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Purpose Of Brahmacharya Ashrama In Hinduism

In the Vedic age the lifespan of an individual was divided into four ashramas, stations of life: Brahmacharya, Grihastha, Vanaprastha, and Sannyasa. According to Hindu ancient tradition, every individual had to pass through the stage of brahmacharya before taking up any of the next stages of life. In Hinduism, the Brahmacharya Ashrama consisted in staying with the teacher, serving him or her, studying the Vedas, following a life of self-control, and also performing certain austerities. The students remained with the teacher for a fixed period of time after the completion of which they were free to choose their way of life — either returning home to live as a householder or continuing to stay with the teacher while practicing lifelong celibacy along with other spiritual disciplines, service, and study. The former type was called Upakurvana brahmacharya and the latter Naishtika brahmacharya.

The final purpose of the Brahmacharya Ashrama and its activities was spiritual enlightenment and it served, at the same time, as the foundation of the other three ashramas. The ancient rishis knew well that only if people succeed in this station of life can they later lead worthy lives in the other ashramas.

Those following the ideal of brahmacharya in early youth are capable of becoming ideal householders or ideal sannyasins in future.

Initiation into Brahmacharya Ashrama involves the ritual of upanayana. This word means ‘taking the student near the teacher’ or ‘the rite by which the student is taken to the acharya’. Upanayana is a samskara, purification rite, during which the student is invested with a sacred thread and imparted the Gayatri mantra, which is a prayer for the awakening of dhi, spiritual insight. Therefore, upanayana principally means gayatri upadesha, instruction in the Gayatri mantra.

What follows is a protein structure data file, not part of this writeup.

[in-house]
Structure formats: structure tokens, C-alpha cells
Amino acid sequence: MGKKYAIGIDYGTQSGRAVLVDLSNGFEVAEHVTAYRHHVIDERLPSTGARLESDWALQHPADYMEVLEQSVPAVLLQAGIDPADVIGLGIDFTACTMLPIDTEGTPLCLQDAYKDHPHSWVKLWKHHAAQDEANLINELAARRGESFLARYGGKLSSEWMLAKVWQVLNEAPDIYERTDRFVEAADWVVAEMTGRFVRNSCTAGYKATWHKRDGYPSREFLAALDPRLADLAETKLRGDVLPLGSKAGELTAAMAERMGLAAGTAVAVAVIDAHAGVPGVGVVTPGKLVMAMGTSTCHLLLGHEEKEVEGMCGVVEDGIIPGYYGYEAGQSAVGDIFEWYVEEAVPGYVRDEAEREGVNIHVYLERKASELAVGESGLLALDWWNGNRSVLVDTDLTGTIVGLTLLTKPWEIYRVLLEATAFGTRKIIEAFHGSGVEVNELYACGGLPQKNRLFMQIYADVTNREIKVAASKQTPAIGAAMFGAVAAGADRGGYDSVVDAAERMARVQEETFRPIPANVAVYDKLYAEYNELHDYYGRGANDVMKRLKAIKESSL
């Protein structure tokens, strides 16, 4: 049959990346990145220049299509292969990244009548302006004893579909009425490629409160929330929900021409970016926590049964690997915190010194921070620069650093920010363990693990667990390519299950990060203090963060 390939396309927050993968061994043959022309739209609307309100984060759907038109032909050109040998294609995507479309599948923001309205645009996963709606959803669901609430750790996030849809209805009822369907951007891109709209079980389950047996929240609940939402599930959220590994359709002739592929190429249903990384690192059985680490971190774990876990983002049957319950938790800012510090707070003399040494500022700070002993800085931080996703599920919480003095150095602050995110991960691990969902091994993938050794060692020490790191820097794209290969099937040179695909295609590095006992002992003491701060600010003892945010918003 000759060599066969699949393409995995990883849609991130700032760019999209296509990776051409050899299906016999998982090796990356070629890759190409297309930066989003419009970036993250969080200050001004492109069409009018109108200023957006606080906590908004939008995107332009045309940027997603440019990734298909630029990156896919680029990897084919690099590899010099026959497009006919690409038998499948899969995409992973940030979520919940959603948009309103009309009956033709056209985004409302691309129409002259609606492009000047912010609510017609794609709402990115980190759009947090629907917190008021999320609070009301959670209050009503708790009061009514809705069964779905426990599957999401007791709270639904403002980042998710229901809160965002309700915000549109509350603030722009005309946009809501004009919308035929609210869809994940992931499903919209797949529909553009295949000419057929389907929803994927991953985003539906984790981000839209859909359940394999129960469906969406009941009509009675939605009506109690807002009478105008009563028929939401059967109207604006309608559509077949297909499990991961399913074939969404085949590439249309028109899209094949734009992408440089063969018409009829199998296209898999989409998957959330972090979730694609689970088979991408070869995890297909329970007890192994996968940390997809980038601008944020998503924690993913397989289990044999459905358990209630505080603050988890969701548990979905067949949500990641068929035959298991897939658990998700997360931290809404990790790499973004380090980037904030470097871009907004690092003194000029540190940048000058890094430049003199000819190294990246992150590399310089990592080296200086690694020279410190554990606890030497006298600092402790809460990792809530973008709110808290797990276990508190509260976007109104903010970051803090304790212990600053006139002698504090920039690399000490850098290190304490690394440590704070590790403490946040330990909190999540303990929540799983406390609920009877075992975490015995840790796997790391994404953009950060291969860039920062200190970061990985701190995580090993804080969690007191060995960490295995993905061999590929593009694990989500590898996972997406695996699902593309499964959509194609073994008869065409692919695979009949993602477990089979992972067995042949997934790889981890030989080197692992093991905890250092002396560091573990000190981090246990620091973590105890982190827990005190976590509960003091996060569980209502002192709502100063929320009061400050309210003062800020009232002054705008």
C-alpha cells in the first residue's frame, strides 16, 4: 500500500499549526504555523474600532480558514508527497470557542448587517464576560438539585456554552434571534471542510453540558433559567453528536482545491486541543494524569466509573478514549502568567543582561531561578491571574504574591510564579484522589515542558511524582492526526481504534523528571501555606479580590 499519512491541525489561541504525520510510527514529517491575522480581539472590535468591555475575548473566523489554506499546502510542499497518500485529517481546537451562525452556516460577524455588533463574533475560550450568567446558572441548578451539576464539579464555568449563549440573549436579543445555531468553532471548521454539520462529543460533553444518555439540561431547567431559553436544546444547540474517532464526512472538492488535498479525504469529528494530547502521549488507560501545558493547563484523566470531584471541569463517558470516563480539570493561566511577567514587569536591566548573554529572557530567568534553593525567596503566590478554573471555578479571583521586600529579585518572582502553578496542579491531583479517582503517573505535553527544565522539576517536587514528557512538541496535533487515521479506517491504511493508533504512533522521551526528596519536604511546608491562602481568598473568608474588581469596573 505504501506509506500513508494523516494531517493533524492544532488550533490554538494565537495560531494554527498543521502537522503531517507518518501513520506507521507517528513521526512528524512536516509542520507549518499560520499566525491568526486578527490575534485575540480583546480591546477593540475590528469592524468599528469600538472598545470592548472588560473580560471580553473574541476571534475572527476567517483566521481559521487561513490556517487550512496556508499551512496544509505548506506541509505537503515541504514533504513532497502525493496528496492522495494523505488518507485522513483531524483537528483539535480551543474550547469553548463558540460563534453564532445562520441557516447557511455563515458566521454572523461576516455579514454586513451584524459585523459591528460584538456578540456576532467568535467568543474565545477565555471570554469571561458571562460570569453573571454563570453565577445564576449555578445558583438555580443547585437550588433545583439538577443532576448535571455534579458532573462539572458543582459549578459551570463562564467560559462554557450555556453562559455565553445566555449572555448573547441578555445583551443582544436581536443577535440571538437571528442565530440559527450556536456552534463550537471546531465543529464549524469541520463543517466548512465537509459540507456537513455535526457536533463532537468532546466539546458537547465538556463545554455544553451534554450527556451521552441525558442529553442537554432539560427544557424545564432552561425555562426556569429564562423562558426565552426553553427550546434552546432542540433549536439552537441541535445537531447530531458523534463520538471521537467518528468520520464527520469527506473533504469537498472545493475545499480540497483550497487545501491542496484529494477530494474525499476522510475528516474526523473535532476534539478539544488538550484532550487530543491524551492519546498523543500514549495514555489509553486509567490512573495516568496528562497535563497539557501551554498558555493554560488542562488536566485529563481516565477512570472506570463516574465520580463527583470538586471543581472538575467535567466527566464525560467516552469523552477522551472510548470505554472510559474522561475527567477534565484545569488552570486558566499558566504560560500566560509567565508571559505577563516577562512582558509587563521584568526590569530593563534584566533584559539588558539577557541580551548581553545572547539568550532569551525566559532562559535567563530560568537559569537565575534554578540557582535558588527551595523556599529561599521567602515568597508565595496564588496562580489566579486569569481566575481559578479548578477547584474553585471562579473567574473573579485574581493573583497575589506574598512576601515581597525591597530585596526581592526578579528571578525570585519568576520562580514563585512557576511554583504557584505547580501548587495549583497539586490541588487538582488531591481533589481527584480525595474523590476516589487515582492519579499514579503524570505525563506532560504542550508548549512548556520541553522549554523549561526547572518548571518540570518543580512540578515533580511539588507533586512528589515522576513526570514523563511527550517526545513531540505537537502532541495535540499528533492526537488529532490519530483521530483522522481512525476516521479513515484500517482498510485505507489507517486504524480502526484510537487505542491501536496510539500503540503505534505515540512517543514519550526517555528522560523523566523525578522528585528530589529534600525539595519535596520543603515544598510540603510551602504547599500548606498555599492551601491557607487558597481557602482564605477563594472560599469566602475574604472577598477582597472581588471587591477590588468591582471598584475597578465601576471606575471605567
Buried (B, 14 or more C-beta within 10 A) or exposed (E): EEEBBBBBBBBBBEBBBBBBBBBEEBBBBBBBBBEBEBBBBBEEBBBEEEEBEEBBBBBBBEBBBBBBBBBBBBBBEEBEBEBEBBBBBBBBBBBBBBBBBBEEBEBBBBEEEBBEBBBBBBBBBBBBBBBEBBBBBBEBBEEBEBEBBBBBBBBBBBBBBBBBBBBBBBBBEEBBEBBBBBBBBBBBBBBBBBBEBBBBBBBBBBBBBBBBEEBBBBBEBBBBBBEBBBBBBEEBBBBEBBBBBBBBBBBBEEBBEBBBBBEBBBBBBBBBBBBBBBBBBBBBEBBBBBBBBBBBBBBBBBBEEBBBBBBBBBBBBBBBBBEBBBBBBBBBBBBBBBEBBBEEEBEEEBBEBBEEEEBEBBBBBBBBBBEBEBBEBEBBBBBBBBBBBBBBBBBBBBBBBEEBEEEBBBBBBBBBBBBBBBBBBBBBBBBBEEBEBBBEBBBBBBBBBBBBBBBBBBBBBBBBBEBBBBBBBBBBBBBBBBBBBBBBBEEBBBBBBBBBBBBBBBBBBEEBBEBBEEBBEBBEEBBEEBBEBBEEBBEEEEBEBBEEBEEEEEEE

It is important to note that even for becoming a householder, a student had to pass through the Brahmacharya Ashrama and undergo training and studies under a guru. Only after acquiring appropriate knowledge were students entitled to marry and lead the life of a householder. The Grihastha Ashrama is of great value, as it is the householder who materially supports the entire community and the other three ashramas. Householders carry great social responsibility and a particular kind of brahmacharya is also mandatory for them. Grihastha Ashrama does not mean giving license to the senses; some desires can be satisfied, but this has to be done within the framework of dharma. Householders are expected to exercise great self-control, and the training for it is acquired in the Brahmacharya Ashrama. Only with this background can a person evolve and achieve fulfilment in life.

Source – excerpts from article titled ‘Brahmacharya and Its Practice’ by Swami Yukteshananda published in the Prabuddha Bharata magazine January 2010 issue.